Figure 9-8 A–C, Patient with a finger-sucking habit resulting in an anterior open bite mesial to the first premolars. D, Lateral cephalogram showing characteristics of a dental open bite. E–H, Habit appliance with loops acting as a mechanical obstruction in close approximation to the anterior portion of the palate. I–K, Spontaneous correction of the anterior open bite after habit appliance delivery. L, Lateral cephalogram showing the open-bite closure. M, Superimposition reflecting the incisor extrusion that results with spontaneous closure of an anterior open bite with the habit appliance.
Treatment of Tongue Thrusting
Patients with tongue thrusting can be treated effectively in the same manner as that used for patients who suck on a thumb or finger (Fig. 9-9), although different appliances, such as the habit appliance with lingual spurs or cribs (Fig. 9-10), have been suggested. In one study,62 immediately after crib placement the tip of the tongue was positioned posteriorly during all stages of deglutition. Additionally, the anterior and middle parts of the dorsum of the tongue were at a lower position, reflecting a compensatory functional change for bolus propulsion and airway protection. However, no significant change occurred in the posterior part of the dorsum. Taslan et al.63 reported a decrease in resting tongue pressure and swallowing pressure from 21 g/cm2 to 13 g/cm2 and 216 g/cm2 to 143 g/cm2, respectively, after 10 months of tongue crib therapy in patients with anterior open bite. This decrease in tongue pressure at rest and swallowing pressure after crib therapy was suggestive of tongue adaptation in response to the altered environmental changes. This altered tongue posture aided in the correction of an anterior open bite through an increase in overbite of 3.6-mm. The increase in overbite was attained by lingual inclination of the maxillary and mandibular incisors by 4 degrees each and by extrusion of 1.4-mm and 1-mm, respectively.64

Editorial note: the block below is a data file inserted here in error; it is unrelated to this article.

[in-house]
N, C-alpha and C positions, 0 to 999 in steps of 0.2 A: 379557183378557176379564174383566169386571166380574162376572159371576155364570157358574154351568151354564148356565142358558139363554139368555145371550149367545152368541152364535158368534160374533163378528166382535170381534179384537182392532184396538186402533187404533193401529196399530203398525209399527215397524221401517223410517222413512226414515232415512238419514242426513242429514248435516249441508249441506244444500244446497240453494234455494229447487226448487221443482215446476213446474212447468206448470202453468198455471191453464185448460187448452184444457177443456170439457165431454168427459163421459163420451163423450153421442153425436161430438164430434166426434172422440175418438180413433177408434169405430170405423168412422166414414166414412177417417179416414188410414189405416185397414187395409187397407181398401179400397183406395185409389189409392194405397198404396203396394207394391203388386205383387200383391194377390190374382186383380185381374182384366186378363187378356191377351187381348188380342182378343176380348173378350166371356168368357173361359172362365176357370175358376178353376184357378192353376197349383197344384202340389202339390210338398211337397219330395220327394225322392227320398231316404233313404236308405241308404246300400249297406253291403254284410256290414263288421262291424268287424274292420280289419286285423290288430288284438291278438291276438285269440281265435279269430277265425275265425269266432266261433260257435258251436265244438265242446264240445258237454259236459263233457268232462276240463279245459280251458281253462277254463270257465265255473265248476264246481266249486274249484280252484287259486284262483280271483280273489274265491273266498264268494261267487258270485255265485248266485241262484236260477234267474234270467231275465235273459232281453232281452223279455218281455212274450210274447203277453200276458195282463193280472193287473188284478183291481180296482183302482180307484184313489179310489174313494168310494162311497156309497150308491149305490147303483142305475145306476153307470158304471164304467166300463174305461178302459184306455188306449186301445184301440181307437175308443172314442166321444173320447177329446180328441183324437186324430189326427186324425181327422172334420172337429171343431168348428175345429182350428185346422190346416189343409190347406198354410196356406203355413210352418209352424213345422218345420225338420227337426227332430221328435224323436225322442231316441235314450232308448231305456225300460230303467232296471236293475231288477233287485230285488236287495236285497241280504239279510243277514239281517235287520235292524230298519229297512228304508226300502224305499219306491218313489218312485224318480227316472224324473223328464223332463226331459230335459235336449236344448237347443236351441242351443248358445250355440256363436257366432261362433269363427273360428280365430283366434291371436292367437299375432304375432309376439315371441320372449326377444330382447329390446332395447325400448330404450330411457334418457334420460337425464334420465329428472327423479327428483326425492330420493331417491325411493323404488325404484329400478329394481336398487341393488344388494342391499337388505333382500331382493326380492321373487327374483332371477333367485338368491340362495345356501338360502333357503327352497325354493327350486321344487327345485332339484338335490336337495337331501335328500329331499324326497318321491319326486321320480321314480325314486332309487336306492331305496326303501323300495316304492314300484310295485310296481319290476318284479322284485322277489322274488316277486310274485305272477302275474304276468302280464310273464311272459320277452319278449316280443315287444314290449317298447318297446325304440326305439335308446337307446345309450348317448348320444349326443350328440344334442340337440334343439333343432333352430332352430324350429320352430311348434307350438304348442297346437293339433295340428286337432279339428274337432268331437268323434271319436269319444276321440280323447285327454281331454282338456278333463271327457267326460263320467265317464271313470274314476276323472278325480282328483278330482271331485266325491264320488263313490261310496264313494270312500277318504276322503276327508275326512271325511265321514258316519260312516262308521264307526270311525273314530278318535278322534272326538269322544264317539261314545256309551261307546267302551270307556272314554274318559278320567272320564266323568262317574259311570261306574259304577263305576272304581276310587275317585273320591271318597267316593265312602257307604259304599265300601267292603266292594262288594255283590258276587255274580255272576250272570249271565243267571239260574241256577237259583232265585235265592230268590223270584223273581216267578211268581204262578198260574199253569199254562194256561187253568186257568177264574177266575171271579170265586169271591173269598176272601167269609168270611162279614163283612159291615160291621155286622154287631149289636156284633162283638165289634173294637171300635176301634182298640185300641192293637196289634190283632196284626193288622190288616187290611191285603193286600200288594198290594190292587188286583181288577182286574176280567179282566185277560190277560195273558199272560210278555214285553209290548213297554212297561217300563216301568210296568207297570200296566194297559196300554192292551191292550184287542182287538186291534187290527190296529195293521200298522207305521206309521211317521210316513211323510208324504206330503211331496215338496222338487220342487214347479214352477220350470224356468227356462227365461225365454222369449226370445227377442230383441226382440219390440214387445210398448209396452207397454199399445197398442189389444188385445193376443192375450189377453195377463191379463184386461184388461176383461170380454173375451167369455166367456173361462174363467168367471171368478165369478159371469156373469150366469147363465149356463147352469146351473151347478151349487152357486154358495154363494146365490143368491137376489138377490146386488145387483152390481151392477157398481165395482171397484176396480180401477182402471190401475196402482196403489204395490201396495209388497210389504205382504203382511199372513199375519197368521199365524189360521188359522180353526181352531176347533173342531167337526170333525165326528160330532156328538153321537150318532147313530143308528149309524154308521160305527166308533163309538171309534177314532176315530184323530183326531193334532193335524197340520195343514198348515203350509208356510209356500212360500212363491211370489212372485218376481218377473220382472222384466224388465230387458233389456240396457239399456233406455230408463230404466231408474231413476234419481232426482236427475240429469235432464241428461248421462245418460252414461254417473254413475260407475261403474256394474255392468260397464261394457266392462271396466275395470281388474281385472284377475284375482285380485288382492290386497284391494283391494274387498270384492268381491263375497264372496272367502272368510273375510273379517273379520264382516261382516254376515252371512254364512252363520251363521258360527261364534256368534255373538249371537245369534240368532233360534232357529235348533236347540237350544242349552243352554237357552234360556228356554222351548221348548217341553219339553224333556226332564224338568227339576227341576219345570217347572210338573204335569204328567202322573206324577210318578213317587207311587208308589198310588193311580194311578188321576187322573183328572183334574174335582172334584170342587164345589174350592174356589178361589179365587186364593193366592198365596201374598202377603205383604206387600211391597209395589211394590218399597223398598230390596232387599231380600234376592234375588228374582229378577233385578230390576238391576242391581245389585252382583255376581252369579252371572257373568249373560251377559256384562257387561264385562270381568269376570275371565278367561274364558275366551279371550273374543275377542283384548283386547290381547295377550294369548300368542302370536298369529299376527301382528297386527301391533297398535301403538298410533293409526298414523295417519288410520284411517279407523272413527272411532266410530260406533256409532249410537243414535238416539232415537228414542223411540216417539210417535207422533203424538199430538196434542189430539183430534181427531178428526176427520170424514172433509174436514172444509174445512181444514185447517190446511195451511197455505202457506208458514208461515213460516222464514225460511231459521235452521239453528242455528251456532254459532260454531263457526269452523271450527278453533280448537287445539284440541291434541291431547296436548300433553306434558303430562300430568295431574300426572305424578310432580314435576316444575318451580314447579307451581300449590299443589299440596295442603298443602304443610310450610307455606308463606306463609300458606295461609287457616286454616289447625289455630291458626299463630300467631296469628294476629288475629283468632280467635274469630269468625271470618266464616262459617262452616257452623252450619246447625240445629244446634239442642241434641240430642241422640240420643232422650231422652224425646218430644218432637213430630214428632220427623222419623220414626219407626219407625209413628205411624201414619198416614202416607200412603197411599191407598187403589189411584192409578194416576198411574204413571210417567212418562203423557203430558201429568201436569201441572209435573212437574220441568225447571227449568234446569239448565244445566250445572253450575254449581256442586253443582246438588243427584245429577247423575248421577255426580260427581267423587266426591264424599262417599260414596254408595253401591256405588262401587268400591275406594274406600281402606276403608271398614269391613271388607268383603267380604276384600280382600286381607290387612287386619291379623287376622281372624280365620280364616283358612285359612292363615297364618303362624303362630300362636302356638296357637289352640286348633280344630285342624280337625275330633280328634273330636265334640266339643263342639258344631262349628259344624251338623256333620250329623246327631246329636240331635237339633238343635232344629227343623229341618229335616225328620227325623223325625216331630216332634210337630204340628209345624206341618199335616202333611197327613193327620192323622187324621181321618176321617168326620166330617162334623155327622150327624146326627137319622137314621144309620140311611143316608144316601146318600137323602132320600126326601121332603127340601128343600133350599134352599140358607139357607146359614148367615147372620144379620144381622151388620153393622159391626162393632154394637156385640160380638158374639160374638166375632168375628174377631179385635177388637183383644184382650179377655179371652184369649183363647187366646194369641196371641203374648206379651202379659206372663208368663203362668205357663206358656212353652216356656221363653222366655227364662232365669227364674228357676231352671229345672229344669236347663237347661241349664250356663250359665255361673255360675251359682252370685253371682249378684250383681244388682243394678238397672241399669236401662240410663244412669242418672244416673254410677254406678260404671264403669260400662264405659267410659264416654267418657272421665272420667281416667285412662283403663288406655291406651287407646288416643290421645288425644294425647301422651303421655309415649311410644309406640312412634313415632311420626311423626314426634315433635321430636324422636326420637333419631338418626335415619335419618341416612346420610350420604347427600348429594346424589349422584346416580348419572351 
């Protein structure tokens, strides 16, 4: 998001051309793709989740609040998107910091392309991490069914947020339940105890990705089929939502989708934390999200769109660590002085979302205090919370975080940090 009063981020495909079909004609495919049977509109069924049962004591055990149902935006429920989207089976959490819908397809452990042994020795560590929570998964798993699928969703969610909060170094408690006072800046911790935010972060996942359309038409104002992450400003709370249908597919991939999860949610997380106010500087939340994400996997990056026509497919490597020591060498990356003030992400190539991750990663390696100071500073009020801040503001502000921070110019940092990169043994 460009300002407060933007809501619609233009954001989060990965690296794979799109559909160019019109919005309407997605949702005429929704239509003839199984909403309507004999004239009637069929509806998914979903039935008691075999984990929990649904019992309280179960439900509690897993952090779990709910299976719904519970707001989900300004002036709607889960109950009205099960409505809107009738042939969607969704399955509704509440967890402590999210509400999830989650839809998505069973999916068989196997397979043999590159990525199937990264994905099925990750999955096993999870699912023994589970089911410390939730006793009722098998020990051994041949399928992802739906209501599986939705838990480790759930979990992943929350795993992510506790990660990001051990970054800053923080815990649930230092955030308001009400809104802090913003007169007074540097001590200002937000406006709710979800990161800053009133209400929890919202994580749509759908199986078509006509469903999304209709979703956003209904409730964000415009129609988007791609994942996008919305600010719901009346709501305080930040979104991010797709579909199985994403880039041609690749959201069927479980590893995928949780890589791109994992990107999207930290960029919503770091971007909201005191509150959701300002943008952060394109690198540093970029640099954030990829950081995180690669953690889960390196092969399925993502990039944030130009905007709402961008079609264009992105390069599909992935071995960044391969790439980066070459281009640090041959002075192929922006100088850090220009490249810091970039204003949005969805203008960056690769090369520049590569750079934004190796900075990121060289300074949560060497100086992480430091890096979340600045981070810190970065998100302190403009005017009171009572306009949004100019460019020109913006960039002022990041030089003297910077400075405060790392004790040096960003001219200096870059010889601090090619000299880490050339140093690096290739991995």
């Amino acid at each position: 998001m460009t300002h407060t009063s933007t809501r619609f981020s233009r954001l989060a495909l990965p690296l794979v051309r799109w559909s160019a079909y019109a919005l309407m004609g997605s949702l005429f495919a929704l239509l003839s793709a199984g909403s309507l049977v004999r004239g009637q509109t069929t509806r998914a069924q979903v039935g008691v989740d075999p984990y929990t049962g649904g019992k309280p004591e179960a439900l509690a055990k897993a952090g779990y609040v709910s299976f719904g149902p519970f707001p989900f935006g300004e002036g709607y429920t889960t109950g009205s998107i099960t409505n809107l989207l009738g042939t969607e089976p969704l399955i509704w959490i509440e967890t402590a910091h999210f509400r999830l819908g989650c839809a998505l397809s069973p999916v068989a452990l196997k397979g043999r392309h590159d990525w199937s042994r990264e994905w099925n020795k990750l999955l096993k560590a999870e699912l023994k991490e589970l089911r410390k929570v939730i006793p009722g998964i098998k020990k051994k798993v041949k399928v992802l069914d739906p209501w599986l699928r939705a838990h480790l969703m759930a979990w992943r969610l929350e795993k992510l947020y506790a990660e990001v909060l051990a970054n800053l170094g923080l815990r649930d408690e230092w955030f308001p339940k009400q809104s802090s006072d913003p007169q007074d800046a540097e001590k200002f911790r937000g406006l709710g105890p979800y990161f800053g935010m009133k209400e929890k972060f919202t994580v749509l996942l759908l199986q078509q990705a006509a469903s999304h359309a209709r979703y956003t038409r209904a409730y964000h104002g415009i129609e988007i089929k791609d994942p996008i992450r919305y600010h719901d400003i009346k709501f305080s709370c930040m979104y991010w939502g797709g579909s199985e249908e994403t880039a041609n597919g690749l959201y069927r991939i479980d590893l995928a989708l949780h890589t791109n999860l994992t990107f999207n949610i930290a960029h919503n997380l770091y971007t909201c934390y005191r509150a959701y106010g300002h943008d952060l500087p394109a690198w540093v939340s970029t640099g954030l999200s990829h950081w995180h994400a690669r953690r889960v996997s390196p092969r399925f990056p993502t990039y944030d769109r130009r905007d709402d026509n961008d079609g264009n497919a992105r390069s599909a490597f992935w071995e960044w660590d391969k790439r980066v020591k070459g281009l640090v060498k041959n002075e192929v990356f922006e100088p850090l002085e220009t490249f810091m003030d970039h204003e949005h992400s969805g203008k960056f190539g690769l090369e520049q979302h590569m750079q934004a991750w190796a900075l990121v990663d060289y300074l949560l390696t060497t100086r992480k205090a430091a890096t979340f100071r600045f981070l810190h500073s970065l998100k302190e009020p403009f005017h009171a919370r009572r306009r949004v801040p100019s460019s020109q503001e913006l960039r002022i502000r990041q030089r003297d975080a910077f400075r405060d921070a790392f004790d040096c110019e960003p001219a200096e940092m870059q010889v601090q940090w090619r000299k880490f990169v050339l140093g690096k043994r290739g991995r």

Figure 9-9 Female patient, age 18, with a tongue thrust. A–C, Extraoral views. On smile, only 50% of the incisors are displayed and an anterior tongue posture is evident. A reverse smile arc is consistent with the tongue thrusting habit. D–F, Intraoral views show a 3-mm anterior open bite with divergent occlusal planes from the first premolars. G, Lateral cephalogram shows a dental anterior open bite with dentoalveolar protrusion. H, Habit appliance with first and second molar bands and anterior loop design close to the palate. I, Intraoral view of the cemented habit appliance. J, Brackets are placed after 6 months of exclusive treatment with the habit appliance. Fifty percent of the negative open bite self-corrected. K–M, Extraoral views after treatment. A positive smile arc was obtained, with approximately 90% incisor show on smile. N–P, Adequate overbite was achieved with a good Class I relationship. Q, Final lateral cephalogram shows the overbite correction. R, General superimposition shows no maxillary or mandibular growth. Controlled lingual tipping of the upper and lower incisors reduced the dentoalveolar protrusion and anterior open bite. S, Regional maxillary and mandibular superimpositions show the same dental movements described previously (pre-treatment age, 18.8 years; post-treatment age, 21.5 years).